Ask anyone in the theater industry with a horse in the awards-season race, and they’ll tell you that the Tony category for best musical — or any of the four major awards for overall productions — are limited to just four contenders apiece.  But that could all change this year.

In a meeting last month, the Tony Awards administration committee quietly voted to allow the option of expanding one or more of the four show categories (musical, play, musical revival and play revival) to five nominees, if nine shows or more that season are eligible to be considered in a given category.

In the new rules, going from four to five nominees will only happen if, in the nominating process, a fifth show achieves a vote tally that would put it in the same ballpark as  the show with the fourth highest total. Final decision will be made by the accountants totting up the votes of the nominating committee.

It’s not quite as extreme as the Oscar expansion of the best picture nominations list from five to as many as ten. But the inclusionary impulse is the same — and it might actually happen this year for what’s widely considered the only Tony to move the box office needle: new musical.

The 2013-14 slate of new musicals encompasses “First Date,” “Soul Doctor,” “Big Fish,” “A Night with Janis Joplin,” “After Midnight,” “A Gentleman’s Guide to Love and Murder,” “Beautiful,” “The Bridges of Madison County,” “Rocky,” “Aladdin,” “If/Then” and “Bullets Over Broadway.” That’s 12 right there, and that’s no even counting Off Broadway alumna “Violet” and “Hedwig and the Angry Inch,” which could theoretically be classified as new because neither has ever appeared on Broadway. It also doesn’t count the recently added “Lady Day at Emerson’s Bar & Grill,” which bills itself as a “musical play.”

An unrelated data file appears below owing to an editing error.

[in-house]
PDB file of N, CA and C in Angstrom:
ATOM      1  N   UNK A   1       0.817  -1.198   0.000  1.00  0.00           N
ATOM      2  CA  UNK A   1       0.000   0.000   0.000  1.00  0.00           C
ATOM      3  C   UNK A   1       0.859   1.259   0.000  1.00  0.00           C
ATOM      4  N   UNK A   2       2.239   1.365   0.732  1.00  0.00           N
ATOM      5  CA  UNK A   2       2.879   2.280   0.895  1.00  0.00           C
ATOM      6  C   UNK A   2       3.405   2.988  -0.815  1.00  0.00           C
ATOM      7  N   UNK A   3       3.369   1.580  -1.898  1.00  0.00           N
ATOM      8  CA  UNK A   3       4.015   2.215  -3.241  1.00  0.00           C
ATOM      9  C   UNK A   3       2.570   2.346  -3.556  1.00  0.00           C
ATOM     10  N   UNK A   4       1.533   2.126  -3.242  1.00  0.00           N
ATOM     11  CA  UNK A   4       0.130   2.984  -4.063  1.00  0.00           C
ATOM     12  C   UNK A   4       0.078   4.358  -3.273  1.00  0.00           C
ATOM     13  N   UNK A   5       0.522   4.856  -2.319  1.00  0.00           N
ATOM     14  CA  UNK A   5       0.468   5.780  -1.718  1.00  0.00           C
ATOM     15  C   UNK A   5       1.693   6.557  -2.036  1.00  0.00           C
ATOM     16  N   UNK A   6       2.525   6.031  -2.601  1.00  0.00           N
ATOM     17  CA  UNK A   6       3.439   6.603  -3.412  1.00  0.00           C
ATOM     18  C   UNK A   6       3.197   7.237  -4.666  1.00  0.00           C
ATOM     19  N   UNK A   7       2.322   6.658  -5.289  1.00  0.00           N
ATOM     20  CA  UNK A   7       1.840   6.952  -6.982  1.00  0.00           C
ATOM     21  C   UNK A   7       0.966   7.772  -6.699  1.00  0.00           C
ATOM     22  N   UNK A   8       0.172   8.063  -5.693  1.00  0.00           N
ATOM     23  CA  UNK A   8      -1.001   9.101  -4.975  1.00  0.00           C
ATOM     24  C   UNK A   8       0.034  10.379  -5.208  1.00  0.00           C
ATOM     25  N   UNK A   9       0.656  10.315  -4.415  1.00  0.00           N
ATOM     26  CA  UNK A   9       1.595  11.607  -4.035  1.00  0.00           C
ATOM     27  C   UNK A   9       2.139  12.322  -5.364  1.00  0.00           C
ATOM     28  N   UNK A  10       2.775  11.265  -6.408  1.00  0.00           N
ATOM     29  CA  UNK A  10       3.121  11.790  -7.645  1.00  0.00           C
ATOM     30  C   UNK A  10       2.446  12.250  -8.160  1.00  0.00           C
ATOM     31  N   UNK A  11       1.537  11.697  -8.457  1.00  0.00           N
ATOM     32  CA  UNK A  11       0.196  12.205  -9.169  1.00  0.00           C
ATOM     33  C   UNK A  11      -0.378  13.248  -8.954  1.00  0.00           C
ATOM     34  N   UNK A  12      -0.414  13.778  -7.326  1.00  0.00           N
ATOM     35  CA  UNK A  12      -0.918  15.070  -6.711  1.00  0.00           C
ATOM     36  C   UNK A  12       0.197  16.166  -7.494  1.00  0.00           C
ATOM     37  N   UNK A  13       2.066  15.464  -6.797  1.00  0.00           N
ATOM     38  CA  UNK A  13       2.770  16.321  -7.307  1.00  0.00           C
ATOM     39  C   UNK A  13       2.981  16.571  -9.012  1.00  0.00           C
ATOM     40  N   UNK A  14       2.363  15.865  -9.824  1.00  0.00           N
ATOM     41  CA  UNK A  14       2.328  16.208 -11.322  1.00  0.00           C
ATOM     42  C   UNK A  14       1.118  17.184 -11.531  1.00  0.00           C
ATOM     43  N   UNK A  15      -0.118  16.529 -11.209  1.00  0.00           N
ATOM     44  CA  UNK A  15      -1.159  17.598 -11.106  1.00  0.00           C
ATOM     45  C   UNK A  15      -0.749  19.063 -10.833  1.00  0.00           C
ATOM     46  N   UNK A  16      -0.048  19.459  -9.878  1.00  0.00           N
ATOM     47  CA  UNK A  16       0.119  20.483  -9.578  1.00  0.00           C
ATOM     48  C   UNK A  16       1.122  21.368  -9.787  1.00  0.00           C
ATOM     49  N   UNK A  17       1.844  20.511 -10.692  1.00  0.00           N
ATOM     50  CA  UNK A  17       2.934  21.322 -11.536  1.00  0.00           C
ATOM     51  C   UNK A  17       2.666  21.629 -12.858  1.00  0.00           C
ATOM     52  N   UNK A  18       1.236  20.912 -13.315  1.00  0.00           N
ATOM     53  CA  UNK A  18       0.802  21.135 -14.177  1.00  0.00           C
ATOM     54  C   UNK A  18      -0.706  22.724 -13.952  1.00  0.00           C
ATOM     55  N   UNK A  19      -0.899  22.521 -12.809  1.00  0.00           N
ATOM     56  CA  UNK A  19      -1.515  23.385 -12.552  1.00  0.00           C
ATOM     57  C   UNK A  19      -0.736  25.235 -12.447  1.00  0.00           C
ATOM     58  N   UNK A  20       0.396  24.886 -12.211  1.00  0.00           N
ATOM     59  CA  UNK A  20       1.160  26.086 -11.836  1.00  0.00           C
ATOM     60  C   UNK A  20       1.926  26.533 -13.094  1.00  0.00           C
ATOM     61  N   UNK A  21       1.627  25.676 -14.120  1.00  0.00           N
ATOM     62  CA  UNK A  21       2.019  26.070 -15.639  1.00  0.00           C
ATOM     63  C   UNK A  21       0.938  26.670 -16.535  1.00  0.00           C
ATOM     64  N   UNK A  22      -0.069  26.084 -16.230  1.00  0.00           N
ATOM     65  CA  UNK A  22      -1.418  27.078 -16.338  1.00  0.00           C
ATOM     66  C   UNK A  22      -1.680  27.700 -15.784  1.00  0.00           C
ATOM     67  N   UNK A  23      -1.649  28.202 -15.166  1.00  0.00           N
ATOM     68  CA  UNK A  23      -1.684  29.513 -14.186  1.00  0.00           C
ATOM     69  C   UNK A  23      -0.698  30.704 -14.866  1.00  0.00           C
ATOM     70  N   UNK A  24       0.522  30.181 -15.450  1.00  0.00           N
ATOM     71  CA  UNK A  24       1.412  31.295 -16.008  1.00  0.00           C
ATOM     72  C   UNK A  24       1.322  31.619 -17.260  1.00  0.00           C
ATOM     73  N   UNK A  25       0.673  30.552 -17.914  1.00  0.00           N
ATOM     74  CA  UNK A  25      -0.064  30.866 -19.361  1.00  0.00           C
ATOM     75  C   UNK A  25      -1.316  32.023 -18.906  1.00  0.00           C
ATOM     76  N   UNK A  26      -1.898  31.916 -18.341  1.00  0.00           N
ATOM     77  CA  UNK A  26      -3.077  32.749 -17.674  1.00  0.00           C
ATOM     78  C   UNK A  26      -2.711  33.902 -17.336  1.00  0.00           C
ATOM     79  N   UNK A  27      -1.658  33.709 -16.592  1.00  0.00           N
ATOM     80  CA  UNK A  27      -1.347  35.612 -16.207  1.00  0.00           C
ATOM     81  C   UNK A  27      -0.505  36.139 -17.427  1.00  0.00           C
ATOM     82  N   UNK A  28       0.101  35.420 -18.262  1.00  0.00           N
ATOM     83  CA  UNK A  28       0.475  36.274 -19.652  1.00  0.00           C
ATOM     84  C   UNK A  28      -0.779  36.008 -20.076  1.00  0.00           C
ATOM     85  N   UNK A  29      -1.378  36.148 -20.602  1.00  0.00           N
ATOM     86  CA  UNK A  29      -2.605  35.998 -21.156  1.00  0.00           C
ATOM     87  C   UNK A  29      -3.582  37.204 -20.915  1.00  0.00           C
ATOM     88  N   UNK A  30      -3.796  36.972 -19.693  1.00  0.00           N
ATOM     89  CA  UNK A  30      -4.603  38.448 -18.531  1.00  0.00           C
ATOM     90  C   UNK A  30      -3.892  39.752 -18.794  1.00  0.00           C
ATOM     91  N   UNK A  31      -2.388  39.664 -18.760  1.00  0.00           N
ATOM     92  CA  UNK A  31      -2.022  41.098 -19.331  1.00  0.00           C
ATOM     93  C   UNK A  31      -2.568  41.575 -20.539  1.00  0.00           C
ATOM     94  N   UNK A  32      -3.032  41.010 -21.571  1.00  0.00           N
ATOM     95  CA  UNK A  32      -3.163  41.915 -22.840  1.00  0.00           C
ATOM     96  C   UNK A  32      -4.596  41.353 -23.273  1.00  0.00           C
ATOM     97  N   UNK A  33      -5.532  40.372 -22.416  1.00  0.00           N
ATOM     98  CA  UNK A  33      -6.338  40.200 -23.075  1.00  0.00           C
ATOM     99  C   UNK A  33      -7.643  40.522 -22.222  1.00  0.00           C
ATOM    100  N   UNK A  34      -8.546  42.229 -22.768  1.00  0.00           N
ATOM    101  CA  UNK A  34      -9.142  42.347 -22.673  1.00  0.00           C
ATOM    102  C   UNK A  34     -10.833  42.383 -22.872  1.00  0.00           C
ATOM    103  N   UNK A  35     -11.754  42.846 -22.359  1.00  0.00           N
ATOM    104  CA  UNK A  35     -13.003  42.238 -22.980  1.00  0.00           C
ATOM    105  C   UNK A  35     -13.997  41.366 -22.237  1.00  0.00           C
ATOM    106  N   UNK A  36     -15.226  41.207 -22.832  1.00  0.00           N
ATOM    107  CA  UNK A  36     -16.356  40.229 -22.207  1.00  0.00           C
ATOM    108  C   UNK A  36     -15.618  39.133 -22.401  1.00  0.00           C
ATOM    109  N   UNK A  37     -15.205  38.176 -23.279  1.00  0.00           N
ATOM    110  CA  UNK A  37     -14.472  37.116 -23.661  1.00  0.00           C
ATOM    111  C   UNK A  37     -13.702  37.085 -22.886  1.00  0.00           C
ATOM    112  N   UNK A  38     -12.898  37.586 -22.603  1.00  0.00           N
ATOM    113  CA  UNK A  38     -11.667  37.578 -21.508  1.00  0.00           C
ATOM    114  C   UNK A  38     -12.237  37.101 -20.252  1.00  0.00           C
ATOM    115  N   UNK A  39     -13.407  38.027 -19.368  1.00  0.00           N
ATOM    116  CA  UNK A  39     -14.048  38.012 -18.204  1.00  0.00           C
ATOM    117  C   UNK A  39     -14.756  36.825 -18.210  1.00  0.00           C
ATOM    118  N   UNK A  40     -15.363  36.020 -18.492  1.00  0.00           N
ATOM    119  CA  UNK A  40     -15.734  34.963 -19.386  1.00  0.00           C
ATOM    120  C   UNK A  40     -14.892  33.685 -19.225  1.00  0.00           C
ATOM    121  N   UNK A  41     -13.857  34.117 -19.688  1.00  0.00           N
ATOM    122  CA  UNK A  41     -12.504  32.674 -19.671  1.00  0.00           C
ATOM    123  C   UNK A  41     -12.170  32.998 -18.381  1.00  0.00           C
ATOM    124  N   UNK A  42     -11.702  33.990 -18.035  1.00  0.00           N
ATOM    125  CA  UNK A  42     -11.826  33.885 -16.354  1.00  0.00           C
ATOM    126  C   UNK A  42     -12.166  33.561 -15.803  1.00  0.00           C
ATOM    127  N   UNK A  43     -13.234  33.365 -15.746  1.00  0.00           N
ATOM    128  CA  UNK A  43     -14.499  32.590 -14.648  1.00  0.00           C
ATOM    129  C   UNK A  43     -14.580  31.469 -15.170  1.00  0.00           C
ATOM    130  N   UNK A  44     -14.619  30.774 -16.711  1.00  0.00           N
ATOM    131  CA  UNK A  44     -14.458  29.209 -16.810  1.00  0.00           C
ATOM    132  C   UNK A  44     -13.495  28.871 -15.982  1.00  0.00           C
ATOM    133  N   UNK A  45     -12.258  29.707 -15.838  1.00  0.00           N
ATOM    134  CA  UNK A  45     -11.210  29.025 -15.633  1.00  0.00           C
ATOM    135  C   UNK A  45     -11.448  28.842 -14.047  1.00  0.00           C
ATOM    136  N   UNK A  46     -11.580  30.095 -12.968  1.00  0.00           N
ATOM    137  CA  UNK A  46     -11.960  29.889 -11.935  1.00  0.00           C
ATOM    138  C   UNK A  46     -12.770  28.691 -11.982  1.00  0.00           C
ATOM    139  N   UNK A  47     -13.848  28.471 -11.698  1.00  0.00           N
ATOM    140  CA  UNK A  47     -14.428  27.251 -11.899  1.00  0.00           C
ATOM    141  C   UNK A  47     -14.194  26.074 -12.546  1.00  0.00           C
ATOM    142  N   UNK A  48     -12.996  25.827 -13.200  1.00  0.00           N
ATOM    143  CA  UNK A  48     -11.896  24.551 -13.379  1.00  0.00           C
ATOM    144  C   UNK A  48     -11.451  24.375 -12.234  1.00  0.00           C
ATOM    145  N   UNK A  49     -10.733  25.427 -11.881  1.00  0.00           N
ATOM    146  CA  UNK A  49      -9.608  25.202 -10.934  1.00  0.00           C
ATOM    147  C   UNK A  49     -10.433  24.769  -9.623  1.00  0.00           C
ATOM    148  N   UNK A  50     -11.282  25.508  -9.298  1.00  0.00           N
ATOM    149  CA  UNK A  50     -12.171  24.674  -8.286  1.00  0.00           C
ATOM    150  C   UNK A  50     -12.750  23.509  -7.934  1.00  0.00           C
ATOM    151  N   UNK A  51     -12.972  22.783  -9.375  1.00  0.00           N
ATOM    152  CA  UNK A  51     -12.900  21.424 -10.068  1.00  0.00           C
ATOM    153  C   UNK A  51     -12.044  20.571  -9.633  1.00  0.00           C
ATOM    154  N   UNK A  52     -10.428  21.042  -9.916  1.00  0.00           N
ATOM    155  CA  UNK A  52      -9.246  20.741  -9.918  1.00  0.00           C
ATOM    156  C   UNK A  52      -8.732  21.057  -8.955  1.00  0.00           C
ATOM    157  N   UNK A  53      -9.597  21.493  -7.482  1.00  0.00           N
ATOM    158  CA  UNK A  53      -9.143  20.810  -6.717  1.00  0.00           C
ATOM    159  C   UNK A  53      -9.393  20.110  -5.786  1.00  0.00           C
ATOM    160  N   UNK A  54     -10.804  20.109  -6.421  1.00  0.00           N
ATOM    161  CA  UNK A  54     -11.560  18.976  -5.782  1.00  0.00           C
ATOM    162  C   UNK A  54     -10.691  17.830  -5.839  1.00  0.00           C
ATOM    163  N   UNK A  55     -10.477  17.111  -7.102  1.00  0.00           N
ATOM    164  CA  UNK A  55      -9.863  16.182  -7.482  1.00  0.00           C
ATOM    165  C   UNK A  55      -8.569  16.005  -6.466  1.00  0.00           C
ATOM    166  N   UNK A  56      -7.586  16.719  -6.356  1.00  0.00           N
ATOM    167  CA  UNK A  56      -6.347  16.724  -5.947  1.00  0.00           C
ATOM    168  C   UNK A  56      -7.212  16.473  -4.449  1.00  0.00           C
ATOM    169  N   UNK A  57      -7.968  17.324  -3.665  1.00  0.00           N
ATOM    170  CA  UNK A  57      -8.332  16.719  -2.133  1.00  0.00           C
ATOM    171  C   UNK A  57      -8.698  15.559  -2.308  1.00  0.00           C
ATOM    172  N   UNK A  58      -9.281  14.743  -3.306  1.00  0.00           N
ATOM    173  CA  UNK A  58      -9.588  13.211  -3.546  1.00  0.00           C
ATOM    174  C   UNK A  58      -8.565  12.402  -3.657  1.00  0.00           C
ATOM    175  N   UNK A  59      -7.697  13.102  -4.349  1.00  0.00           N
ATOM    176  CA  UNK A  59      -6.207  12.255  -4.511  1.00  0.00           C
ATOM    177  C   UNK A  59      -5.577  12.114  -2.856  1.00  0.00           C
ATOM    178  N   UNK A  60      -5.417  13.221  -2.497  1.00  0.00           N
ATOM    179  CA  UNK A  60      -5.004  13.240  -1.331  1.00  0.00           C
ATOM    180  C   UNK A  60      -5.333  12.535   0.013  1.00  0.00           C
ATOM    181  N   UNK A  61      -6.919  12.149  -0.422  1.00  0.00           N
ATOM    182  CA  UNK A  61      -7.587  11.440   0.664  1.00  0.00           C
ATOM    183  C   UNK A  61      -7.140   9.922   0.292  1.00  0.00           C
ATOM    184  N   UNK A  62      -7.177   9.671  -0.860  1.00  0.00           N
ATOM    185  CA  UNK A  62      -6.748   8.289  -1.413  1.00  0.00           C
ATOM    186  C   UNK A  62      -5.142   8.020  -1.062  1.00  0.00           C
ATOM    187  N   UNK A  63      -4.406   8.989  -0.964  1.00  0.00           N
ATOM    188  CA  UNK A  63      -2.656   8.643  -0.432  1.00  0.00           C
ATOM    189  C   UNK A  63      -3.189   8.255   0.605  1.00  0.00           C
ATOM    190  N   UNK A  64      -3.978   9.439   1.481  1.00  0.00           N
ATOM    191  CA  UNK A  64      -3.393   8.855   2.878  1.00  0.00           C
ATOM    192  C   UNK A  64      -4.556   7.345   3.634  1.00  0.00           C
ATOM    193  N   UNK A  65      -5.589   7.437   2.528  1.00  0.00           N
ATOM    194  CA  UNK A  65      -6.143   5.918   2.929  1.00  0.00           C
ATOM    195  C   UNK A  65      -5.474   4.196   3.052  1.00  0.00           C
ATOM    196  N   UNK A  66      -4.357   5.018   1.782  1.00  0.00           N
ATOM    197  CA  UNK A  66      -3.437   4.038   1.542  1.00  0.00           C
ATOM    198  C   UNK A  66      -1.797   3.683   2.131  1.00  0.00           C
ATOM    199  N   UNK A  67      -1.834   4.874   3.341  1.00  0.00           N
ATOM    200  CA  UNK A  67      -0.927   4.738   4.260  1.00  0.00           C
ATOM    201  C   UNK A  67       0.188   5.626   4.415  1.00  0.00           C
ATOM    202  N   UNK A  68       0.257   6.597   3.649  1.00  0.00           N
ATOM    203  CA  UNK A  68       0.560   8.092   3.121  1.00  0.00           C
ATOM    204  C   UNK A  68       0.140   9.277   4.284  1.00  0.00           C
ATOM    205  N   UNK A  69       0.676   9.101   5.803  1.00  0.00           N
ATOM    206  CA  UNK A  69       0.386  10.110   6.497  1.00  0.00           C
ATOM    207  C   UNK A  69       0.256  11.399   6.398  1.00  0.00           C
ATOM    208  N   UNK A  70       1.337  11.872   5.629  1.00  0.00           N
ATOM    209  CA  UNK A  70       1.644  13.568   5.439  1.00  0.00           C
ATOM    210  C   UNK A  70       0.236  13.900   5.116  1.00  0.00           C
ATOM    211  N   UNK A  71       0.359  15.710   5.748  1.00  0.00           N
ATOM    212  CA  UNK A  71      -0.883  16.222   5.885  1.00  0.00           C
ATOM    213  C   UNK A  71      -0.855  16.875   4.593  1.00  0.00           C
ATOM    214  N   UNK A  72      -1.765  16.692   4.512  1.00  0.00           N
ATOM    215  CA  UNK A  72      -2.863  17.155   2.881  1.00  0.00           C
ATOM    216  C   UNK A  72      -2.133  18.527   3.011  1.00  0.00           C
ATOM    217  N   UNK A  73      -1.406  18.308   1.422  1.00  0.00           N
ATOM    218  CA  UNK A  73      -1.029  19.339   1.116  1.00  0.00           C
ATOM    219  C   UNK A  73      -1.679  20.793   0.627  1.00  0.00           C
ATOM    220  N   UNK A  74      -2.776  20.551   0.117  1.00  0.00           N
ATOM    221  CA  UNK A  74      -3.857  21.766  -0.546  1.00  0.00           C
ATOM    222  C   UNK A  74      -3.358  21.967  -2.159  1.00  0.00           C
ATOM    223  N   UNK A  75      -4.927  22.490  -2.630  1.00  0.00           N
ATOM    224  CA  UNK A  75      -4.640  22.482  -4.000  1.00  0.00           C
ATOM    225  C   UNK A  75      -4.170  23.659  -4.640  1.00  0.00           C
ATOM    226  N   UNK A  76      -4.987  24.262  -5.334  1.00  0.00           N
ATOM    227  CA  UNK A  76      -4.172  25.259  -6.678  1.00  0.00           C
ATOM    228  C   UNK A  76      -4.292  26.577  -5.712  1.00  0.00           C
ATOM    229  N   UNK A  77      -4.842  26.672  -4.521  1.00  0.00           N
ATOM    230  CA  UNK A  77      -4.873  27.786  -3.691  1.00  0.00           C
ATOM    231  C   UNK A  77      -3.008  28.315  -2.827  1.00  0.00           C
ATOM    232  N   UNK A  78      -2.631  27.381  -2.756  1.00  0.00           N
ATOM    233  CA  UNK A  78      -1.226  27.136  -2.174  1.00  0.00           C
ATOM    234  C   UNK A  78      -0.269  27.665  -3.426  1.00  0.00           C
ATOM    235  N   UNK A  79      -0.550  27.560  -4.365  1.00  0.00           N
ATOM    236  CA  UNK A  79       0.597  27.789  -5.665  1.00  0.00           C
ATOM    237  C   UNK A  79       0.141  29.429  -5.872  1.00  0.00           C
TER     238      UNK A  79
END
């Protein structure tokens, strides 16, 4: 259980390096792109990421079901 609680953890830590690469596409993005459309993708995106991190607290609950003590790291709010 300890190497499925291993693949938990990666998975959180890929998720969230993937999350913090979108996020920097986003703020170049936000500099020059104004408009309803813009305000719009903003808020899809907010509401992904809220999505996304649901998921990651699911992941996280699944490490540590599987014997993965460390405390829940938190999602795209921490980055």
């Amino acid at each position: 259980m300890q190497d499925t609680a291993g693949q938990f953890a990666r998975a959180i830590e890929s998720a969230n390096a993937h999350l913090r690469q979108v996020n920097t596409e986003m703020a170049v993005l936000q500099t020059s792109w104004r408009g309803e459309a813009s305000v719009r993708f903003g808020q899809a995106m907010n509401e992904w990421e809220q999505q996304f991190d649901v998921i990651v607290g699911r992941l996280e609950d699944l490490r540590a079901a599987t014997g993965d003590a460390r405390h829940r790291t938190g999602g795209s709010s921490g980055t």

“The number of shows eligible for the Tony Awards, both in the new and revival categories, will now vary based on the number of productions that open each season,” said a statement from Tony Awards Prods. “The Tony Award Administration Committee’s new ruling allows the Nominating Committee the flexibility to acknowledge the best of each season’s eligible shows.”

In the new rules, there’s also the chance to reduce a show category to as few as three nominees, if five or fewer productions in that class qualify for nomination consideration.

A five-title race is also a possibility in the play revival category this season, which has yielded a robust crop of starry revivals including “Romeo and Juliet,” “The Winslow Boy,” “Betrayal,” “Twelfth Night/Richard III,” “700 Sundays,” “Macbeth,” “No Man’s Land/Waiting for Godot,” “Machinal,” “A Raisin in the Sun” and “Of Mice and Men.”

Just as the Oscars loosened up the best picture category in an attempt to acknowledge a broader spectrum of worthy film work (and potentially expand the box office boost from awards-season attention), the Tonys also aim to recognize the broadening scope of Main Stem fare and, while they’re at it, showcase one more production during a nationally televised awards ceremony that serves as a prime marketing opportunity for individual shows and for Broadway overall.

Tony Awards tradition used to allow on-air performance segments for only those productions nominated for a major show award. More recent years, however, have incorporated segs from older, more familiar productions as well as from some of the season’s prominent shows left out of the major nominations.

The Tony acting races have long included five nominees a piece, but all others, including directing laurels and design kudos, remain set at four.

Although the new rule is now in place, it’s still not certain the nominating process will result in the expansion of any of the show categories to five titles. With a slew of productions yet to open before the April 24 eligibility cutoff, Tony noms are due to be announced April 29.